Taking (14), using Maxwell’s equations, and writing the electric field as a sum of the fundamental core and a LP cladding mode in a fiber optic, one can obtain the nonlinear amplitudes evolution [6, 16]:(15)∂A1∂z-i∑n=2∞inβ1nn!∂nA1∂Tn-iC12A2-iδ2A1=id11A12+2d12A22A1,∂A2∂z+Vg∂A2∂T-i∑n=2∞inβ2nn!∂nA2∂Tn-iC12A1+iδ2A2=id22A22+2d12A12A2;here, A1 is the amplitude of fundamental core mode and A2 the amplitude of a LP cladding mode (LP11cl, LP12cl, or LP13cl). The equation βmn=∂nβm/∂Tn|ωo is n-order of the Taylor expansion series of βm (m=1,2), where ωo is the pump frequency; Vg=β21-β11 and T=t-β11z. C12 is the coupling coefficient given in (6) and δ(λ)=β0co(λ)-βνcl(λ)-Ω is the detuning, which is the same equation given in (5). The acoustic wave number (Ω) and acoustic wave period (Λ) was described in Section 2. dijs are the overlapped field coefficients associated with the nonlinear phenomena, given by(16)dij=2πη2λAeffEt,i2∣Et,j2Et,12∣Et,12,Et,i is the normalized transverse electric field for the i mode and Aeff is effective fundamental core mode area defined as [16](17)Aeff=Et,1∣Et,12Et,12∣Et,12.
The coefficients d11 and d22 are related to self-phase modulation (SPM) for LP01co and LP1νcl, respectively. d12 accounts for cross-phase modulation (XPM) [16].
5. Numerical Simulations
The interactions considered in this paper occur between the fundamental core mode LP01co and the first three lowest cladding modes LP1mcl, with m=1,2,3. A tapered standard single mode fiber is used for the calculations. Two tapered core diameters are taken into account; they are dco=2.5μm and dco=3.5μm. Fiber reference SMF ITU-T. G.652.B was used. The cladding diameter is reduced in the same proportion as the core diameters. Additionally, we set Δ=(nco-ncl)/nco=0.0036, where nco stand for the core refractive index and ncl for the cladding. Sellmeier equation for silica is included.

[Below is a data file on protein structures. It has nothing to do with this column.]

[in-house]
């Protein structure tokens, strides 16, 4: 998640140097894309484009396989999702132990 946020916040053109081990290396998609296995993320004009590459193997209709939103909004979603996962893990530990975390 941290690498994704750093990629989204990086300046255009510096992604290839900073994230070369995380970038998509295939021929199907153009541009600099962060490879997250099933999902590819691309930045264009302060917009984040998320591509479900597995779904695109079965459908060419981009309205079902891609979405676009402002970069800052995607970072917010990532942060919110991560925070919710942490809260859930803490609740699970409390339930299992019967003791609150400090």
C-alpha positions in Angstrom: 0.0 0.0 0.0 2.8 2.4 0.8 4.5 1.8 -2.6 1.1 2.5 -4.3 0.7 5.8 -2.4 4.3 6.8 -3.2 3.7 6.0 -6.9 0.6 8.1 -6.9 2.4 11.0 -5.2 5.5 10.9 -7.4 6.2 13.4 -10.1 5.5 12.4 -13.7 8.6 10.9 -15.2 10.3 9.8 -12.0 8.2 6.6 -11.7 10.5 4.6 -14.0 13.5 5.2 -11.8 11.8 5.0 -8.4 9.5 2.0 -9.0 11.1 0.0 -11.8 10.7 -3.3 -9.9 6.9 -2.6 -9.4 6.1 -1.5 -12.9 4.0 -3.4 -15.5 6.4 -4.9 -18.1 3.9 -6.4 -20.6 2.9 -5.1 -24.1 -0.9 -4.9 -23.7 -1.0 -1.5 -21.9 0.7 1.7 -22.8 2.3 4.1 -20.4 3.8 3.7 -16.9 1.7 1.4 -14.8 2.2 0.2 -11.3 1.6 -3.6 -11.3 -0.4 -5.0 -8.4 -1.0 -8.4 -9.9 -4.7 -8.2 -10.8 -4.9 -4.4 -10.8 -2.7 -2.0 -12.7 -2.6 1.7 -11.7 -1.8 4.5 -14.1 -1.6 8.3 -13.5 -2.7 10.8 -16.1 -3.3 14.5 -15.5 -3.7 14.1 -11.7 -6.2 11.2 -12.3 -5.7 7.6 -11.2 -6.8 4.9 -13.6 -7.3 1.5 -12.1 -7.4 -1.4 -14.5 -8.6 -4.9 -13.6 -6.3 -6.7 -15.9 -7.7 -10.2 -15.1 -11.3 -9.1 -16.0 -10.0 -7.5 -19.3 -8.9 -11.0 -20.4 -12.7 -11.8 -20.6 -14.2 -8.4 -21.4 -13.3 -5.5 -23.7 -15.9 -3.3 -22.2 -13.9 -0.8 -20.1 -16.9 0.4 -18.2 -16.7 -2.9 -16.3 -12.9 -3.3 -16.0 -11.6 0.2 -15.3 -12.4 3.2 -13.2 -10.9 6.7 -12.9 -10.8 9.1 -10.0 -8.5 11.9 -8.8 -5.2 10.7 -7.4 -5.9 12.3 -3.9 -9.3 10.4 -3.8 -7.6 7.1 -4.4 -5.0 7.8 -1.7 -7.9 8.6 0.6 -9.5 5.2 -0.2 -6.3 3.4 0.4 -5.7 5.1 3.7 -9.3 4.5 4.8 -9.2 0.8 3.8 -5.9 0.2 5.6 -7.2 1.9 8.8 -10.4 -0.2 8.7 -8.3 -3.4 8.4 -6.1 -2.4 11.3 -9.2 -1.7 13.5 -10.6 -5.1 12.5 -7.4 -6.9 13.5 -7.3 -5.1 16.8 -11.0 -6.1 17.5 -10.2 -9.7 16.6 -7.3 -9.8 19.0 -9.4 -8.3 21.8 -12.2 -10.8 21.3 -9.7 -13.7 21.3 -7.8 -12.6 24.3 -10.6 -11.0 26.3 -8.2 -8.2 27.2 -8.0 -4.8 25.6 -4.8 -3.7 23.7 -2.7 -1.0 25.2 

5.1. Linear Simulations
To compute C12 (Eq. (6)) it is necessary to know Λ that can be established by the dispersion relationship [8, 17]:(18)fa=πCextdcl/2Λ2,where fa is the acoustic wave frequency, Cext=5760m/s is the speed of the acoustic wave in silica, and dcl is the cladding diameter. It is assumed that axial strain is not applied on the fiber. Figure 2 shows fa as a function of wavelength at δ(λr)=β0ν(λr)=0 described in (5) and coupling between the fundamental core mode and the LP1νcls modes for two tapered fiber diameters. Figure 2 allows us to identify which frequency needs the fiber to oscillate to get a perfect coupling among the modes for a specific wavelength (λ). We see that no high AO frequency is required to transfer efficiently energy from the core to cladding modes when λ shifts to infrared. Additionally, the smaller the tapered fiber diameter is, the more the required AO frequency decreases, which is a good feature because it could be difficult to find AO drivers at high frequencies.
AO frequency fa as a function of wavelength at δ(λ)=β0ν(λ)=0 and coupling between the fundamental core mode and the LP1νcls modes for (a) dco=2.5μm and (b) dco=3.5μm.
dco=2.5μm
dco=3.5μm